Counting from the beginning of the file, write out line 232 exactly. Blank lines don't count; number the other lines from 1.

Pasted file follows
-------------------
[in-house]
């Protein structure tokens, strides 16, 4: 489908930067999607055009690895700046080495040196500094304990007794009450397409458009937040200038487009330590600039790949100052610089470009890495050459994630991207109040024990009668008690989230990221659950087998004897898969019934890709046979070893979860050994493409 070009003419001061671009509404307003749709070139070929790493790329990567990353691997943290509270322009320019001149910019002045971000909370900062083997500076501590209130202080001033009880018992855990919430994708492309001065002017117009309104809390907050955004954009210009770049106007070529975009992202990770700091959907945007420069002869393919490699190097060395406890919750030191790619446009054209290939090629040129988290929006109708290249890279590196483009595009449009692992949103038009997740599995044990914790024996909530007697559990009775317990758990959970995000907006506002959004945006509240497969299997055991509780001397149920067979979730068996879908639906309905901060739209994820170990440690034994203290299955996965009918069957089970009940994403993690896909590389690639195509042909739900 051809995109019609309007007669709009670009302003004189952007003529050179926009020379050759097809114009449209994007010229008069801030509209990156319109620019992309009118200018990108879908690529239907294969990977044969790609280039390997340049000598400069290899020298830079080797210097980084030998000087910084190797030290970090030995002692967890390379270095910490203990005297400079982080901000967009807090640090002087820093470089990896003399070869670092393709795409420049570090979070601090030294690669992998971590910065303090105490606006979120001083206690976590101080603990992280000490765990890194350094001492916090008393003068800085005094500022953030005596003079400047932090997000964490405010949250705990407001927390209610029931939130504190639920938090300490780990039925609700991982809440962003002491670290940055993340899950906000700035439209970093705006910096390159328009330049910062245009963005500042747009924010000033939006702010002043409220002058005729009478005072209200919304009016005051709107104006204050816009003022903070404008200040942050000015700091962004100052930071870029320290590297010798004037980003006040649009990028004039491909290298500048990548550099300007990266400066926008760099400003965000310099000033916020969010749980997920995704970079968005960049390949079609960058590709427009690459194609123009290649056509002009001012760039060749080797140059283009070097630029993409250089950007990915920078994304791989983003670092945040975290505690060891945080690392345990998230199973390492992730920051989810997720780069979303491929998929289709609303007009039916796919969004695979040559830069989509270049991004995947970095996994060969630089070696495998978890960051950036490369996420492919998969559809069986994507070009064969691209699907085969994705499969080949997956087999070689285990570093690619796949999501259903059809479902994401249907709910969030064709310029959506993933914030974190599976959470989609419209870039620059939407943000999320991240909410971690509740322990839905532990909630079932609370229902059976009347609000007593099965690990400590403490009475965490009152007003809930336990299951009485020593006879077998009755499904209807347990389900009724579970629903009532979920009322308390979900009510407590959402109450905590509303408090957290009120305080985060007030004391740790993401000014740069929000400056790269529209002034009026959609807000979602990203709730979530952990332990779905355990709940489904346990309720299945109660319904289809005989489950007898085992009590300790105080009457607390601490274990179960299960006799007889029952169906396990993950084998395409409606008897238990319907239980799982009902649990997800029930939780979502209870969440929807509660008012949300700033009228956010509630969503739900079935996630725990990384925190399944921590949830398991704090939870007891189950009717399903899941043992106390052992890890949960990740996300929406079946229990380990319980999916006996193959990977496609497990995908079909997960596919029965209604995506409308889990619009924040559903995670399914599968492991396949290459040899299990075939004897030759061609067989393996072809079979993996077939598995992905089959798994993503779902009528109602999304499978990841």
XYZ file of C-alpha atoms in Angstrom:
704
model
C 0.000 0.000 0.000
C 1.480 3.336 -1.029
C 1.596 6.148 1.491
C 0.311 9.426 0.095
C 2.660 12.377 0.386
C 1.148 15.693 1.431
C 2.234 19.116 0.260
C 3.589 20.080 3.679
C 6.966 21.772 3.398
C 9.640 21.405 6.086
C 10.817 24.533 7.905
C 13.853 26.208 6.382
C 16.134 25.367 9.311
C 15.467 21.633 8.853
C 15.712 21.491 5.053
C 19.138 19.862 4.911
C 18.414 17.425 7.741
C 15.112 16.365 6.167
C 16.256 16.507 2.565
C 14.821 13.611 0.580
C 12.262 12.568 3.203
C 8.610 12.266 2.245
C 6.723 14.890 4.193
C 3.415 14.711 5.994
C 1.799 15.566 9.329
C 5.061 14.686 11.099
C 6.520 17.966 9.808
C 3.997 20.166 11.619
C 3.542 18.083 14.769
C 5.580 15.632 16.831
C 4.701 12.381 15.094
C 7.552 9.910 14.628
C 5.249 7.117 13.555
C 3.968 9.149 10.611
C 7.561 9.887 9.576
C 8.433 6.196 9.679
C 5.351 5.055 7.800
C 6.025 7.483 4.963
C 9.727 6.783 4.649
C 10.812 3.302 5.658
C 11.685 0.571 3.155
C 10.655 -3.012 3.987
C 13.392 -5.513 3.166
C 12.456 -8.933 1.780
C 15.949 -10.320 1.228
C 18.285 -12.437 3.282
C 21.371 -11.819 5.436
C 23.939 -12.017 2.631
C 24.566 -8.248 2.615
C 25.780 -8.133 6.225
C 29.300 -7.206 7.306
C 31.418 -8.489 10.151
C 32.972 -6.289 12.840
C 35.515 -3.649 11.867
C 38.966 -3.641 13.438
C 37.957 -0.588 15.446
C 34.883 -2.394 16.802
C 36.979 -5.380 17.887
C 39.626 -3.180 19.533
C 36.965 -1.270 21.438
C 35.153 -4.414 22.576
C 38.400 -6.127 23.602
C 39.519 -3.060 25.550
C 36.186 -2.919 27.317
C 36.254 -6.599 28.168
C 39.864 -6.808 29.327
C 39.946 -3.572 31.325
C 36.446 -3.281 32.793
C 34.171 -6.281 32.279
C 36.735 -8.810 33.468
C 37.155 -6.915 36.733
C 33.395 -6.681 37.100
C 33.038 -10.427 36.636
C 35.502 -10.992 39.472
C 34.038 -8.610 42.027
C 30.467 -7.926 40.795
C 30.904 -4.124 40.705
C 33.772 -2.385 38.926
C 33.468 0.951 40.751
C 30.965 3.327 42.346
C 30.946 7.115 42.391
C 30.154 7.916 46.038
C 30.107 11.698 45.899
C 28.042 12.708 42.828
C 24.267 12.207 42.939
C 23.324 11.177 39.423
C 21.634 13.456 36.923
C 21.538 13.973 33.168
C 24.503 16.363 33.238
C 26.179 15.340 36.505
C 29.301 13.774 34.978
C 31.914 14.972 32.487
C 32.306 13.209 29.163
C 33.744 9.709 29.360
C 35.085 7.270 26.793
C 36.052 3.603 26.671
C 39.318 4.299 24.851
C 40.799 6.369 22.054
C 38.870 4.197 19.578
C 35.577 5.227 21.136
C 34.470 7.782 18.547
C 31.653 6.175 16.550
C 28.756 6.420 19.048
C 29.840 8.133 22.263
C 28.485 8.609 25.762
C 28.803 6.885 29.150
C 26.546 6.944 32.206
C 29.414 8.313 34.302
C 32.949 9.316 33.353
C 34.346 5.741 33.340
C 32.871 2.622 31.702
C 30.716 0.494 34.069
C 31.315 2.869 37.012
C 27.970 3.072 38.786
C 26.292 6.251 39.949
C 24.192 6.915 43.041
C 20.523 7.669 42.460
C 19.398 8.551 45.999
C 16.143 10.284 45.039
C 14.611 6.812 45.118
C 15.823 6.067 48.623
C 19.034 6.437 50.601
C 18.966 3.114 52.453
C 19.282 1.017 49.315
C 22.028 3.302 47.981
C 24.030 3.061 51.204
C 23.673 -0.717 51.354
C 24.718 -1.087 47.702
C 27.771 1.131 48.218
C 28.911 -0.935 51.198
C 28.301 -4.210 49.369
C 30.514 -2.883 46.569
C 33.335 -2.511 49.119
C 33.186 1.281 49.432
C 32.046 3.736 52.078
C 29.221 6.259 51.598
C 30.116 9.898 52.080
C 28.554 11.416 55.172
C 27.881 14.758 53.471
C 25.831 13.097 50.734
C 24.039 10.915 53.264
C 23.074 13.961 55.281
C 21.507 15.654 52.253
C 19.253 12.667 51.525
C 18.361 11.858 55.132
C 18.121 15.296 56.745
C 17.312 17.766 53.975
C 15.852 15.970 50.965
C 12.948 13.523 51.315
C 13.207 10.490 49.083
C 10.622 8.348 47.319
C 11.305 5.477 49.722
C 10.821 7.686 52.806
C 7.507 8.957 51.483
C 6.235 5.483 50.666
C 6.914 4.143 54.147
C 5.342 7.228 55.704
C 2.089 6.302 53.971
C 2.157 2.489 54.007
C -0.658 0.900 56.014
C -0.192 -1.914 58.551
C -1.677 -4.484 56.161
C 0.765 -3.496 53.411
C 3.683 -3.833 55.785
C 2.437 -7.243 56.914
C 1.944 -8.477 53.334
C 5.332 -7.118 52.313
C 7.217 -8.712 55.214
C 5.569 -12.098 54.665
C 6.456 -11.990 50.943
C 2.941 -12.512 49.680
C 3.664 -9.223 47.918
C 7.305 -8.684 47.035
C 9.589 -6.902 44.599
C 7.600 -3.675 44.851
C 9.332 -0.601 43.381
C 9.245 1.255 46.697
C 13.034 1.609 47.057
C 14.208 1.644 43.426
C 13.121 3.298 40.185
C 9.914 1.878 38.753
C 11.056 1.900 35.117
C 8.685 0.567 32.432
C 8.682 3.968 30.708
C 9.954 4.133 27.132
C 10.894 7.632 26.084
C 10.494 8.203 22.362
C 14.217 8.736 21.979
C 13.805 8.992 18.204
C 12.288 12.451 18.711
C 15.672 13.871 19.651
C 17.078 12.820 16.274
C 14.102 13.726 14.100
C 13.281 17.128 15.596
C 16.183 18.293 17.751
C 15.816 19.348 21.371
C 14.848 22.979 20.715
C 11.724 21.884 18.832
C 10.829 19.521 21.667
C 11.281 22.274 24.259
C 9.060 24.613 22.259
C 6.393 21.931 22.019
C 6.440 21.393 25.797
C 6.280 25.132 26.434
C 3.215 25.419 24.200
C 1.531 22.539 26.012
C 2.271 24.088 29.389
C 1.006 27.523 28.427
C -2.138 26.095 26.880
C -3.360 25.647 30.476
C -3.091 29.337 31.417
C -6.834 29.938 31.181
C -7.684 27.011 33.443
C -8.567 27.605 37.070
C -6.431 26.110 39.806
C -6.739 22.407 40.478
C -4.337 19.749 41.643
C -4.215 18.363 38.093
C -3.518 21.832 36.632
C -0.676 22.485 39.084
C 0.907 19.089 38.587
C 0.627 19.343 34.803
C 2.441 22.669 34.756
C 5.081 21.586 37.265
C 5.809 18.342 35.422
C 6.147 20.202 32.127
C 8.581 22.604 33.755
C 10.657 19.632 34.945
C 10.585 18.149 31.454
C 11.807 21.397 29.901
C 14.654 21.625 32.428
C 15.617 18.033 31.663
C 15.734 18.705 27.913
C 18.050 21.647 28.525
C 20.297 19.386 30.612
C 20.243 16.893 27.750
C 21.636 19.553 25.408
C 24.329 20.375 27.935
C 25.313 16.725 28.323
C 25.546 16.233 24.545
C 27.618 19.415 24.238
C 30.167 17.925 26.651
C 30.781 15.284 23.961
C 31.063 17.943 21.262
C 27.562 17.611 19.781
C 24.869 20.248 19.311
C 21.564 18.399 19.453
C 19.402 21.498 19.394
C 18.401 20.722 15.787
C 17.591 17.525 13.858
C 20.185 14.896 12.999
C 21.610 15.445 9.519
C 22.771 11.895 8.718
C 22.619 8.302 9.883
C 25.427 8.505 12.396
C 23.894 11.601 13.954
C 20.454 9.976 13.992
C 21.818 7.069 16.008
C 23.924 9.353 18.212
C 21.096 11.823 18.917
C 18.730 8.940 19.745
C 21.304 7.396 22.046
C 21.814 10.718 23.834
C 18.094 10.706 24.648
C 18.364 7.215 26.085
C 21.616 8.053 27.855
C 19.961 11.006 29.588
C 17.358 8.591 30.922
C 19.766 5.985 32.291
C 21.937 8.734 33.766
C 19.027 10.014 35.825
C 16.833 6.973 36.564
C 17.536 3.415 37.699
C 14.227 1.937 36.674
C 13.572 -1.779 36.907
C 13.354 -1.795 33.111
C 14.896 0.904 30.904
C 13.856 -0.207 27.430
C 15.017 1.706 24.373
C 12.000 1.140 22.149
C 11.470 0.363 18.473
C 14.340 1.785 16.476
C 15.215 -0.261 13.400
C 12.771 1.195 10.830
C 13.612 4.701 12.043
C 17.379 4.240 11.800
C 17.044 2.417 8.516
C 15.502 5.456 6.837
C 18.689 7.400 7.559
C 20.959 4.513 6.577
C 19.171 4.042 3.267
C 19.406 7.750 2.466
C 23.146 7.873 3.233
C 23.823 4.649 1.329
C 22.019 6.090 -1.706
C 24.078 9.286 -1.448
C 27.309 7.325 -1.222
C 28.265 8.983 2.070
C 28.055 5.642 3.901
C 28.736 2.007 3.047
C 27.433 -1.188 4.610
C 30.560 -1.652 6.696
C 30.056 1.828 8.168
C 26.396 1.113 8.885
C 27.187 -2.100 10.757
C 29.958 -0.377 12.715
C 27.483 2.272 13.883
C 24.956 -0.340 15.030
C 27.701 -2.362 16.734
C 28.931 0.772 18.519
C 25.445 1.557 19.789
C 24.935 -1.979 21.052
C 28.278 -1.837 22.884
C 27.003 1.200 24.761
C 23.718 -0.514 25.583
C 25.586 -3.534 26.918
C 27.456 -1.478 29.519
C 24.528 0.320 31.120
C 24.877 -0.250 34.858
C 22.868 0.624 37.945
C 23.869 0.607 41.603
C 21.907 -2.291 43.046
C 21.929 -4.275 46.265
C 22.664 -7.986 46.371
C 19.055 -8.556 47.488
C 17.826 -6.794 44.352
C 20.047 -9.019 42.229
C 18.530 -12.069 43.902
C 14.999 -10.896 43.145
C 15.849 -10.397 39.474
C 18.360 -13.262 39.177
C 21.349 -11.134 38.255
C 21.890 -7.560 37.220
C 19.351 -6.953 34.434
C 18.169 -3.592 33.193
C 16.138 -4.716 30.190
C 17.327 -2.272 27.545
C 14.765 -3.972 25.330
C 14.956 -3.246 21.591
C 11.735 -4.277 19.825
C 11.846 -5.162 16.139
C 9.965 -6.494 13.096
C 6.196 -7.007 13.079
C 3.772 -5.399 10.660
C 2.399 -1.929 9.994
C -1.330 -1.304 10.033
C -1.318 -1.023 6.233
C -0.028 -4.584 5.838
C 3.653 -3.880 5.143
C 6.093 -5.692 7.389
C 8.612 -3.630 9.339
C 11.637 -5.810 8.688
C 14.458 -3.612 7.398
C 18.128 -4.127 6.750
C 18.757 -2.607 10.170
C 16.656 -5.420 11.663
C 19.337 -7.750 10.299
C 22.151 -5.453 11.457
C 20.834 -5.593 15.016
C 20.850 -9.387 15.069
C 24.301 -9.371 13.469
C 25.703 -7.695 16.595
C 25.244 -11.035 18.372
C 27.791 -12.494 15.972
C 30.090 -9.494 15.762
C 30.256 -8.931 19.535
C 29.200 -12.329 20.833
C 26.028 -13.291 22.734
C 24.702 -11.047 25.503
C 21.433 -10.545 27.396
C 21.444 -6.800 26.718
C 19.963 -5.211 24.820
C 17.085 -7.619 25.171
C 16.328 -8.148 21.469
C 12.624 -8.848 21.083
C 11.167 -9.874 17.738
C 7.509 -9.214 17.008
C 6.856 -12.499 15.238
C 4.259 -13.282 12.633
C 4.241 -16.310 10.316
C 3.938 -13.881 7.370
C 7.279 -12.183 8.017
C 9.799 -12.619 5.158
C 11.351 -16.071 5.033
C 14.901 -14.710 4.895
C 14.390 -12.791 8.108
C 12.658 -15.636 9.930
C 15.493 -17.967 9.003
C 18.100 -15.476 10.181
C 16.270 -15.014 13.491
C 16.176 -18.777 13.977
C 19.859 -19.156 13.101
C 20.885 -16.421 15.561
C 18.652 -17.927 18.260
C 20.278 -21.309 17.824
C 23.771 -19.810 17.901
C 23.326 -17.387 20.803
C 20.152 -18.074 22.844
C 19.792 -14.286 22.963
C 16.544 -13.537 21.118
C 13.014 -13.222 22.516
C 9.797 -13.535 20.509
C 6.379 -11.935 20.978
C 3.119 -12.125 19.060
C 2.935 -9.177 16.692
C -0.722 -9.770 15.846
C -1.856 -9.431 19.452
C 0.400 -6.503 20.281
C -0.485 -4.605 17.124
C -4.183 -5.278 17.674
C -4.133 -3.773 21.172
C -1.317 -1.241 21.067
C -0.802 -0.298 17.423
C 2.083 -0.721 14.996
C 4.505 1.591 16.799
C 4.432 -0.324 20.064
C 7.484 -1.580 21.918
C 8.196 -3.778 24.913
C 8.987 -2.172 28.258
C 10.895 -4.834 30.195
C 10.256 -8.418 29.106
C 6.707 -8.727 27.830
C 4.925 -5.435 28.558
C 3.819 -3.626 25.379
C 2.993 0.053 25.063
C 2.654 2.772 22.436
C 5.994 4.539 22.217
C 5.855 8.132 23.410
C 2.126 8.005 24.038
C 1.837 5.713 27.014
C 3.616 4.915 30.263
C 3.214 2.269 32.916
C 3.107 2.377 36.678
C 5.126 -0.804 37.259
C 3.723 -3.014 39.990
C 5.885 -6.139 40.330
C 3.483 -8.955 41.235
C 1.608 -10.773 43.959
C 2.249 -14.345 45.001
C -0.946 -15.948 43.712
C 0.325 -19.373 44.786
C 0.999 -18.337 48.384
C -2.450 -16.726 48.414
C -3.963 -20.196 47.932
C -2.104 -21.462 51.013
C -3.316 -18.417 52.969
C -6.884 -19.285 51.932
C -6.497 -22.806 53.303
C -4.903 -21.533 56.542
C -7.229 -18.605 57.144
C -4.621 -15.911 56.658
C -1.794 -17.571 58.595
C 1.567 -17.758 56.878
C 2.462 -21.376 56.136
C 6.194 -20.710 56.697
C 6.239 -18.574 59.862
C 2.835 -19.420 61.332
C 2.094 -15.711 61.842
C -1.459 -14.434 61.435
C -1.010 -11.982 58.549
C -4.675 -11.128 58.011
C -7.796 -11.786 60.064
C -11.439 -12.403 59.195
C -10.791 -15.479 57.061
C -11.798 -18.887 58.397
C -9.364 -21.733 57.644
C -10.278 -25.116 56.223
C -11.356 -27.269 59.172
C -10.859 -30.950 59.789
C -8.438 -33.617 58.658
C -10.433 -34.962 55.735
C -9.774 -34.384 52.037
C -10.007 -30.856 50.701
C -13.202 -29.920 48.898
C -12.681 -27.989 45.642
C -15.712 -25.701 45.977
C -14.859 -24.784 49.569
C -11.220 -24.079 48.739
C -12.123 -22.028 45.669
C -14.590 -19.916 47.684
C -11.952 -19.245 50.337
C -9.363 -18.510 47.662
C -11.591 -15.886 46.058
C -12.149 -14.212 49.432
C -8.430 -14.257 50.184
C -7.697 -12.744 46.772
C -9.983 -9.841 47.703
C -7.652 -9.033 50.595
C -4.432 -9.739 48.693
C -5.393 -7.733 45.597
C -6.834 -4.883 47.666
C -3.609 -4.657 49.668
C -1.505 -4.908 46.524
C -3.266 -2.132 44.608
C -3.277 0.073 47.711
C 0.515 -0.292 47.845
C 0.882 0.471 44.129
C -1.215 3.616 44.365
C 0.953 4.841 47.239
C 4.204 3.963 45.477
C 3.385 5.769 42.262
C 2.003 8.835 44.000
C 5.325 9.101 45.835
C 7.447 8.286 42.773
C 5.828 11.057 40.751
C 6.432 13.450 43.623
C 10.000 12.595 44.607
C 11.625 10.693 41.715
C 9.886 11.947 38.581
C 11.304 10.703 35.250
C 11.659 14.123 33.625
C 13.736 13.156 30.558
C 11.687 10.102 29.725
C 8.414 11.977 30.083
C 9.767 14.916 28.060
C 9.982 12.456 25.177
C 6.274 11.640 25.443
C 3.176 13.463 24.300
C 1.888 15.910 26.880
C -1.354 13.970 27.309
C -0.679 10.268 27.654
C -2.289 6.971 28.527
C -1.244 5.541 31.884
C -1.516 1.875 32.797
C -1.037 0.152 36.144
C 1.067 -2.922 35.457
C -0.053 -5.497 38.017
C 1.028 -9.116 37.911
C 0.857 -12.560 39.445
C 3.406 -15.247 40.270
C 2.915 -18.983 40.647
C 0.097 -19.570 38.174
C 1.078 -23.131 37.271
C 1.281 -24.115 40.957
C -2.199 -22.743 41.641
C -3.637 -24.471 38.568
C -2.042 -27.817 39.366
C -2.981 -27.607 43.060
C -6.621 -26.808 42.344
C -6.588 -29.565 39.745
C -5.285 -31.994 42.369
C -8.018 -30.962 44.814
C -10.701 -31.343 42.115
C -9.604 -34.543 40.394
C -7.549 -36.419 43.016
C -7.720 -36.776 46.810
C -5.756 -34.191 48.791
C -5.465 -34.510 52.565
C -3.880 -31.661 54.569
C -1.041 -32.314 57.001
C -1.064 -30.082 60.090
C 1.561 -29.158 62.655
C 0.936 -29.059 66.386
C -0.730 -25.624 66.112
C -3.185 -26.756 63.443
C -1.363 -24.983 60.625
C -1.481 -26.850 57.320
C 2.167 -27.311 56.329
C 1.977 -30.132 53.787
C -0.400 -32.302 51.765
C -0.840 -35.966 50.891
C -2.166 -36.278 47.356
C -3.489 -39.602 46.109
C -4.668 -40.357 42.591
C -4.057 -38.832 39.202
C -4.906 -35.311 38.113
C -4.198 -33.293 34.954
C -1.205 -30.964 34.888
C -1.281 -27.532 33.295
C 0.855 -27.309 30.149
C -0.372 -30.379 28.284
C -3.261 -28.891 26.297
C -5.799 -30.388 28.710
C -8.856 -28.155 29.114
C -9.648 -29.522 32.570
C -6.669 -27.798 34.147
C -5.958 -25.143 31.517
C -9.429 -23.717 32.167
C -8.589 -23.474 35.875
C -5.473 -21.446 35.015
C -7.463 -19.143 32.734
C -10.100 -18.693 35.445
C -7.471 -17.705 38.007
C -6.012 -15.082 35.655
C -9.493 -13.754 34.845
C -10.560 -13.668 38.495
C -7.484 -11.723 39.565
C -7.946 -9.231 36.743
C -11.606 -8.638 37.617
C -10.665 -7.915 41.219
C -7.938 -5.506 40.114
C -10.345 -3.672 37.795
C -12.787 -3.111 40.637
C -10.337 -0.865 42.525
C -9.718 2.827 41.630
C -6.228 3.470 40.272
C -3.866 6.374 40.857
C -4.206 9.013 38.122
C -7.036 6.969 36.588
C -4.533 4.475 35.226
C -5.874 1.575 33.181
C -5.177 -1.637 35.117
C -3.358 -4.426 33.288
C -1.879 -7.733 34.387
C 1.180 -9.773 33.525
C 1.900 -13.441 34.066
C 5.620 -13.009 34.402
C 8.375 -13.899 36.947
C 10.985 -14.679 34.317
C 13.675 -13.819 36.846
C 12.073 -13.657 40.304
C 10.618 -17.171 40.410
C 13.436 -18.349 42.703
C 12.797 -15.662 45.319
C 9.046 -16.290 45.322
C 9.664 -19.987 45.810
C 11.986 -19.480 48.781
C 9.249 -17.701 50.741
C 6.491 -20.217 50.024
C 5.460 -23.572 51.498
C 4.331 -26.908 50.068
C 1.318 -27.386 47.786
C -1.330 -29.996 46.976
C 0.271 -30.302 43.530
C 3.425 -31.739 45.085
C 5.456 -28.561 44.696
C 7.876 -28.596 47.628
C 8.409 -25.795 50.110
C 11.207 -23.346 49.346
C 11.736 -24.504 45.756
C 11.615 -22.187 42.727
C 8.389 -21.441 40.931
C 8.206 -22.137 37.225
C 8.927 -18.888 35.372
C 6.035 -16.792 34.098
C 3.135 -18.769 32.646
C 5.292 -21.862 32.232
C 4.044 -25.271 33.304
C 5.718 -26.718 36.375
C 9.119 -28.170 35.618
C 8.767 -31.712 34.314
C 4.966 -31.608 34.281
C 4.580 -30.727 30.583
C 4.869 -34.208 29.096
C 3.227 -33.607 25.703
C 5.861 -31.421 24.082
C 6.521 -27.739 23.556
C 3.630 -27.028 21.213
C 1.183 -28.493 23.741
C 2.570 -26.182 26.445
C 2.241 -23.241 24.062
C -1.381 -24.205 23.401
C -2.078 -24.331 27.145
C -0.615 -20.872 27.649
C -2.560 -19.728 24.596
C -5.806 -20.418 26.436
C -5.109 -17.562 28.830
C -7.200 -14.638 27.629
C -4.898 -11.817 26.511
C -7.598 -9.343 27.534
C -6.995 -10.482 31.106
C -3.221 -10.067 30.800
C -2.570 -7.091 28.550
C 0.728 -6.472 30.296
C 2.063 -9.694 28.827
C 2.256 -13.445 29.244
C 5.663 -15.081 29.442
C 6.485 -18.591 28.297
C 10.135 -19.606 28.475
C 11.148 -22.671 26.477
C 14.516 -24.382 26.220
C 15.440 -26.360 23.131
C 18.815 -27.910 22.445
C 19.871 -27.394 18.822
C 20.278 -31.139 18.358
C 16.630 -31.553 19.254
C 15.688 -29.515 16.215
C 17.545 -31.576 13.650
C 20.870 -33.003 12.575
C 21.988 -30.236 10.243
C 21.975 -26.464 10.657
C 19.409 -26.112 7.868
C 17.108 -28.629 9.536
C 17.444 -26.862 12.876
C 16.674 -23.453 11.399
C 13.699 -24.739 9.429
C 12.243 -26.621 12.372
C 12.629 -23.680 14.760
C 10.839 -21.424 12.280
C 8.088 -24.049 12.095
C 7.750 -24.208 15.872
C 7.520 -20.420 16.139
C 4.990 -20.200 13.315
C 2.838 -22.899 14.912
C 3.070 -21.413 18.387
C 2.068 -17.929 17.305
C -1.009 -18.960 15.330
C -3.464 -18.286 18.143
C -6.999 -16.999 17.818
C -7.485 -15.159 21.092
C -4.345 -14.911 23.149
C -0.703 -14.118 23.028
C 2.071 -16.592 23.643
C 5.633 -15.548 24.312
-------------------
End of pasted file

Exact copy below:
C 8.581 22.604 33.755